That said, and understanding that I’m not done chewing on Tina’s (aka DJ Luna Lovegood) comment, here’s my initial response to her comment.

It isn’t that I’m asking for artists to give me something for free, it is that I’m asking the artist to trust me.

Looking over my life and how I interact with various bands, I find that the bands who put the most faith and trust in their fans, were the bands that I supported with the most enthusiasm. They were the bands who’s merch I bought as much on principle, as want or need. They were the bands that I forced on friends and strangers. They were the bands that I talked about the most on mailing lists and newsgroups. The band put their faith and trust in their fans and I felt obligated to earn that faith and trust.

This year, since I’ve relaunched this blog, I’ve picked up a number of CDs that I really want to review for the site. Of all of those CDs though, the only one that I’m honestly annoyed with myself that I haven’t reviewed yet is Ultraklystron’s Romance Language. This is because it is an amazing album on a number of levels (forget chris or Front or Lars, as far as I’m concerned, Karl is so far ahead of all of them it only looks like he’s second string. He’s just getting ready to lap them and RL is all the proof you need). Though, I can’t help but notice that the entire album is freely available (as well as everything else Karl has ever done) for download. Is this a coincidence? Probably not.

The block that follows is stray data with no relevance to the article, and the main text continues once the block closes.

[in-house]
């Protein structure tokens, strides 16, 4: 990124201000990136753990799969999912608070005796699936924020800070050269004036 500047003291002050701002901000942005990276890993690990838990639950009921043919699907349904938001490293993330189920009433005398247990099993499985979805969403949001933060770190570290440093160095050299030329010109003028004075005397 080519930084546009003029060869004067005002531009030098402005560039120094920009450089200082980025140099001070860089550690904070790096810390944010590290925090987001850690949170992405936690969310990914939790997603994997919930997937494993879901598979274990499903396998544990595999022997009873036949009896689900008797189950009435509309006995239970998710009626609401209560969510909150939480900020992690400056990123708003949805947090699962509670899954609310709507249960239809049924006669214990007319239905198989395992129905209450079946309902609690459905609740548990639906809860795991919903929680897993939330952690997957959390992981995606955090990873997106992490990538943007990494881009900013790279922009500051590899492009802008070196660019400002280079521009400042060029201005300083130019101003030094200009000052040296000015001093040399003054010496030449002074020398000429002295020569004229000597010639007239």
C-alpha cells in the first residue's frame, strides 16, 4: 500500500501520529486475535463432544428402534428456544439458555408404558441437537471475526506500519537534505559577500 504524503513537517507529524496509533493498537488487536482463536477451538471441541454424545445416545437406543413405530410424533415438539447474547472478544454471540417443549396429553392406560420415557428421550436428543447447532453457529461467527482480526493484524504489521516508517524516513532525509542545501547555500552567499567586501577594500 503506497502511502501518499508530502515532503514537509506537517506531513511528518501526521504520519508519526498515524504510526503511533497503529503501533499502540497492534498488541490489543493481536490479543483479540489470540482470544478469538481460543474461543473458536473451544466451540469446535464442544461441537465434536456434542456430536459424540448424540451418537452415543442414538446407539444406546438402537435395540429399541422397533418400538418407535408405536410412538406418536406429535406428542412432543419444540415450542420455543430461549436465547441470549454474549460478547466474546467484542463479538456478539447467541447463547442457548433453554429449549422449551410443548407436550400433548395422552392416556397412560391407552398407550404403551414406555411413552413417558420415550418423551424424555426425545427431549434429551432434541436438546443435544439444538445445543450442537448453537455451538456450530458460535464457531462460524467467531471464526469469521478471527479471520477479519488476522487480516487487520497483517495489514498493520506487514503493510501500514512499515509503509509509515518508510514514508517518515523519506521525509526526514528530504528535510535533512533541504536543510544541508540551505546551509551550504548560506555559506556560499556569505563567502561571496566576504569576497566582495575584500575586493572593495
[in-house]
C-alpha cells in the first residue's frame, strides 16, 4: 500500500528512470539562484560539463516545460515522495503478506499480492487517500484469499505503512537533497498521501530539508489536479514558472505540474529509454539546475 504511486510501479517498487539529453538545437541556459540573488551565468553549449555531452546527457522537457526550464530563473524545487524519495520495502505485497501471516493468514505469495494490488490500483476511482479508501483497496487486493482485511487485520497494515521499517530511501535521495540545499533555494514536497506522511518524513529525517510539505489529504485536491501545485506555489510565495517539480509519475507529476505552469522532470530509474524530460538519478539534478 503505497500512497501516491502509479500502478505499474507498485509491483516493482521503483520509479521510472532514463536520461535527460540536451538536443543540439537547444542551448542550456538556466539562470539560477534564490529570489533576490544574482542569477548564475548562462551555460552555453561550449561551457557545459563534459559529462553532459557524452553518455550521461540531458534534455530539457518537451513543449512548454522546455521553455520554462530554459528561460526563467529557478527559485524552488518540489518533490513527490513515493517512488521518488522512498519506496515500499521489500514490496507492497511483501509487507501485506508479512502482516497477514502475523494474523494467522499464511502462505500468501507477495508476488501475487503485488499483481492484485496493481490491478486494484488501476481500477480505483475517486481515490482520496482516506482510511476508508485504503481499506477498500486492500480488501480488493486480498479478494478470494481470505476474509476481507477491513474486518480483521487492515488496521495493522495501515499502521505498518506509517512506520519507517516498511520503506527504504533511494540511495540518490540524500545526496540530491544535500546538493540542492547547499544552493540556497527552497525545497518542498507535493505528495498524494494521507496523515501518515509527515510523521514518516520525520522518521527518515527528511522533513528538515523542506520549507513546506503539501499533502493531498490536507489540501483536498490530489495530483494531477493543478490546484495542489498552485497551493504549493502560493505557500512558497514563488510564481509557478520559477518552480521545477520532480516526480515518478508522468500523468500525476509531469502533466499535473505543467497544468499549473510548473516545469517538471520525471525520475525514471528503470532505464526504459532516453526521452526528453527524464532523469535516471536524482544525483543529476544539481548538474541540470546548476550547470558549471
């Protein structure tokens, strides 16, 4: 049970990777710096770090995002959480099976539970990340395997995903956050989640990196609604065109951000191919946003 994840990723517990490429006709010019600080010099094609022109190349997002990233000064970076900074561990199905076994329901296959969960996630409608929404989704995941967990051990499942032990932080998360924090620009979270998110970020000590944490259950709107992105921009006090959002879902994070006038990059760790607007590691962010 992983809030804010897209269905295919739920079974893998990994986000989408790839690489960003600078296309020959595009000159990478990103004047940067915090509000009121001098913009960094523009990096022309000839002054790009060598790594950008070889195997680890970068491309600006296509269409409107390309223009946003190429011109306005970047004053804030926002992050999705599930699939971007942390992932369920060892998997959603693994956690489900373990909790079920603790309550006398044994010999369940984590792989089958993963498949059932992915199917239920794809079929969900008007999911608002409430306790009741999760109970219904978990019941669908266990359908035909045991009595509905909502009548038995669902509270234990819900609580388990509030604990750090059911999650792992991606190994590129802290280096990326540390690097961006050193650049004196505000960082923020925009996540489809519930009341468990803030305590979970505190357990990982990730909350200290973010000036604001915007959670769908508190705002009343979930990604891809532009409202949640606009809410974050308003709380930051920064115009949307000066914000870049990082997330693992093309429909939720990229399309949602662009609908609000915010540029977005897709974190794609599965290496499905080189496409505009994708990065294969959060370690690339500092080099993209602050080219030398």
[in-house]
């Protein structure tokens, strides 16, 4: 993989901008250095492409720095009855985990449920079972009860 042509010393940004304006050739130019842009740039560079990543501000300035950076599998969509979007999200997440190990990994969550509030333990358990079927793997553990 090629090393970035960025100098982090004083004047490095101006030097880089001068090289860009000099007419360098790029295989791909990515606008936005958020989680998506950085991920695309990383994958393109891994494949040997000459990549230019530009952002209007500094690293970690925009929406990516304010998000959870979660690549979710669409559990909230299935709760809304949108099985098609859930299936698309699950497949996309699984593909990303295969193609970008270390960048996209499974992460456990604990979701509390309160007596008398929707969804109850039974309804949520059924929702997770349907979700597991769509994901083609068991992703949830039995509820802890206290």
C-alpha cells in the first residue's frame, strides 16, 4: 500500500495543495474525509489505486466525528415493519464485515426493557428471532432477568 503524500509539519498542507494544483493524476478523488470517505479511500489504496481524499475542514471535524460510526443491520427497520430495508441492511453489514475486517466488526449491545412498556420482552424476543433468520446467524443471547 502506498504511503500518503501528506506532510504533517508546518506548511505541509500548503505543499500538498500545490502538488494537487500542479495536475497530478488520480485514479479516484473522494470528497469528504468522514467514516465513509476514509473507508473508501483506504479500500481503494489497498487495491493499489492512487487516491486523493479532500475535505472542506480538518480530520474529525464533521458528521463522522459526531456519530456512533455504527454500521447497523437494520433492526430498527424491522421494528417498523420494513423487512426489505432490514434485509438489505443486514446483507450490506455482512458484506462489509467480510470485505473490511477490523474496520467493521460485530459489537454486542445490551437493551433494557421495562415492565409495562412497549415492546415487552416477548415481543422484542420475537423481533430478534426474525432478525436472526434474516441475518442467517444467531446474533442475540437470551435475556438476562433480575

In my previous post where I talked about downloading I mentioned tape trading and taper’s tax. Since it’s buried in that other post, I’ll quote it here.

A little story to illustrate. Back in the early days of what would become the jamband scene most of the big name acts were signed to major labels (Phish, Blues Traveler, Spin Doctors, even Aquarium Rescue Unit). One of the marvels that the labels could never wrap their heads around was that all of these bands allowed their fans to record their shows (which were universally seen as superior to their studio albums) and yet they still posted strong album sales. The labels could never figure out how they did this. Well, the secret was known as taper’s tax. We, the fans, knew that the bands had gone to bat for us over the whole recording shows thing. Labels did not like this practice and constantly tried to stop it. The bands had our back though, and we knew it. And so, the community created the process of taper’s tax. Taper’s tax was a unwritten agreement between the bands and the fans. If you collected shows from a band, then you bought their studio albums. You may never listen to those albums, but you bought them just the same. It was our way of helping to support the bands and to say thank you for them going to bat for us. On the other hand, bands that gave into label demands and limited or cut off recording of their shows, suffered swift retribution, as all but the hardcore moved on to other groups.